Basketball Prospectus welcomes you to our third annual January look at the nation's top freshmen. Yes, it's early. Yes, this list will look much different when the season's over. Nevertheless, we've now seen enough hoops to reach some tentative conclusions on this freshman class.
First, a word on who's not here:
Kyrie Irving would of course be here if he weren't injured. Josh Selby and, perhaps, Roberto Nelson would be here is they'd played more games. Harrison Barnes has been playing better of late and maybe if this list were done again next week he would be here. Reggie Bullock could well be here if he didn't have to compete with Barnes and his ilk for minutes. Mamadou Seck and Jack Isenbarger might be here if I had more room. (Babatunde Olumuyiwa has already been honored.) And the talented McDonald's-kissed likes of Cory Joseph, C.J. Leslie, Jereme Richmond, et al. are, well, talented and celebrated. You don't need Prospectus to tell you they all have bright futures.
This list is about what we've seen so far on the court. Based on performance to date, these are the best 25 freshmen I've seen:
25. Chad White, South Dakota State
No Prospectus list of top 25 freshmen would be complete without a criminally overlooked jewel of efficiency who's been relegated to coming in off the bench. Meet White, a 6-6 redshirt freshman who's making a Roy Hobbs-like 67 percent of his twos and 48 percent of his threes -- but he's yet to start for the Jackrabbits. Show him the love, Coach Nagy! (BONUS Summit League freshman-of-the-year handicapping! Also excelling at or above the 45th parallel: North Dakota State's Marshall Bjorklund, a 6-8 offensive rebounding monster, albeit a foul-prone one. At least he starts.)
24. Jordan Morgan, Michigan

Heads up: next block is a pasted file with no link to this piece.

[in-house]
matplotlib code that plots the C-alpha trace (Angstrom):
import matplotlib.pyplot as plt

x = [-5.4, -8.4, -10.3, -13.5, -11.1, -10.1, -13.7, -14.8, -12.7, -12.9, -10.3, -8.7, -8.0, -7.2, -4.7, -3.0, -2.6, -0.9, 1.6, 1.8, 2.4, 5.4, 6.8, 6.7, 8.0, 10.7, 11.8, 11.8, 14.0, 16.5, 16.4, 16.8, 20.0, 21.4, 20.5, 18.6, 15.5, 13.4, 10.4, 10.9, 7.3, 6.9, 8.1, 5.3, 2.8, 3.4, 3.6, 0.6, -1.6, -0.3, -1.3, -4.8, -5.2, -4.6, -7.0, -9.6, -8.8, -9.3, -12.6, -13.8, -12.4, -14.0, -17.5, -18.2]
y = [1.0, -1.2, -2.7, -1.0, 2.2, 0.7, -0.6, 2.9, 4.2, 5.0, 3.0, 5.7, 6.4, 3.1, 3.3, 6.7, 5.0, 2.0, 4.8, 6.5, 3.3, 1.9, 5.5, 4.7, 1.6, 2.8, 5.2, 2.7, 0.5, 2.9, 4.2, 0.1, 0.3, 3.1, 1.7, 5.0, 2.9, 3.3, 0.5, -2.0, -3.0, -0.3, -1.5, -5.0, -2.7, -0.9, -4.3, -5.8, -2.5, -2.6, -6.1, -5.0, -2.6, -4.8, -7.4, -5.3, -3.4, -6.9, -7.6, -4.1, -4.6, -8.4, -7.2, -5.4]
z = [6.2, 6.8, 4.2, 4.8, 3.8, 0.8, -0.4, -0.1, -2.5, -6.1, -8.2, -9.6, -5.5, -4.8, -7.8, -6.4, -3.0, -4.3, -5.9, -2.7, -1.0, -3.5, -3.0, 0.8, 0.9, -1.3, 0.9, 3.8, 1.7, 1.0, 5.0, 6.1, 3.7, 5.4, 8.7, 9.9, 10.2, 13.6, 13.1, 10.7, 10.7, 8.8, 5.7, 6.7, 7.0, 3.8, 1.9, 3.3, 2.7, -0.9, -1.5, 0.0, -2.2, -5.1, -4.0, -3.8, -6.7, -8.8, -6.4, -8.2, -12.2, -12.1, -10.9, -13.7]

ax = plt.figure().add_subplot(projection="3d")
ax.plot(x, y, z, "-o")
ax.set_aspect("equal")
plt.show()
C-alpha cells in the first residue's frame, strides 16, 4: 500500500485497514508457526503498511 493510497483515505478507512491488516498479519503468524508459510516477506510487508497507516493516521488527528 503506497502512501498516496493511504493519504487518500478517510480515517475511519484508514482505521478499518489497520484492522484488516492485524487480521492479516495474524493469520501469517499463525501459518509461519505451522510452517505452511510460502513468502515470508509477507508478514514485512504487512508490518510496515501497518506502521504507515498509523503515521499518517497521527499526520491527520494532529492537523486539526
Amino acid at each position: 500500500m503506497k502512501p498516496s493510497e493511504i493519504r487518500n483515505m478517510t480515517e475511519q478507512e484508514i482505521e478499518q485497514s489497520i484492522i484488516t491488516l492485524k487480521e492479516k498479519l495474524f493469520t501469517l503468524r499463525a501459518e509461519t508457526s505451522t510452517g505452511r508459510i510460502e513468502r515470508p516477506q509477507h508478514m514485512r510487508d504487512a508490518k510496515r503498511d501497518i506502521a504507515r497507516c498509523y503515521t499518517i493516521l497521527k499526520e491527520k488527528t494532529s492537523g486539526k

Who knew that onetime who-dat Morgan would be first among equals in a much-heralded crop of new arrivals in Ann Arbor this season? The young lad redshirted last year, opting to watch DeShawn Sims from the bench while wearing street clothes rather than in the maize and blue. This season the 6-8 Morgan is rebounding 15 percent of the Wolverines' misses during his minutes in a John Beilein system, a figure which might be equivalent to about 30 percent in the world at large.
23. Brian Voelkel, Vermont
The campus of the University of Vermont is a short walk from the birthplace of philosopher John Dewey, who combined long-lasting academic street cred with popular acceptance in a way that's well nigh unimaginable in 2011. Dewey's legacy of deft ambidextrousness lives on today in Burlington in the 6-6 Voelkel, a four-time America East Rookie of the Week honoree who operates as a pass-always point guard on offense and then, bizarrely yet unmistakably, dominates the glass on D. Watching Voelkel morph from Tyshawn Taylor into Markieff Morris on every possession is, as Dewey said of communication, both instrumental and consummatory.
22. Melvin Ejim, Iowa State
The Cyclones' offense this season features heavy doses of Diante Garrett, but in his supporting role Ejim simply makes shots. Ordinarily if I saw a 6-6 player making 64 percent of his twos I'd chalk it up to coaching genius/systemic factors. Does first-year coach Fred Hoiberg merit these accolades, or is Ejim just this good? Keep your attention focused on Ames, Iowa! (BONUS non-Selby Big 12 freshman note! Dig that crazy Andre Roberson at Colorado. Though he has zero starts to his name, his defensive rebounding is Kenneth Faried-like. Roberson also likes to commit steals.)
21. T.J. McConnell, Duquesne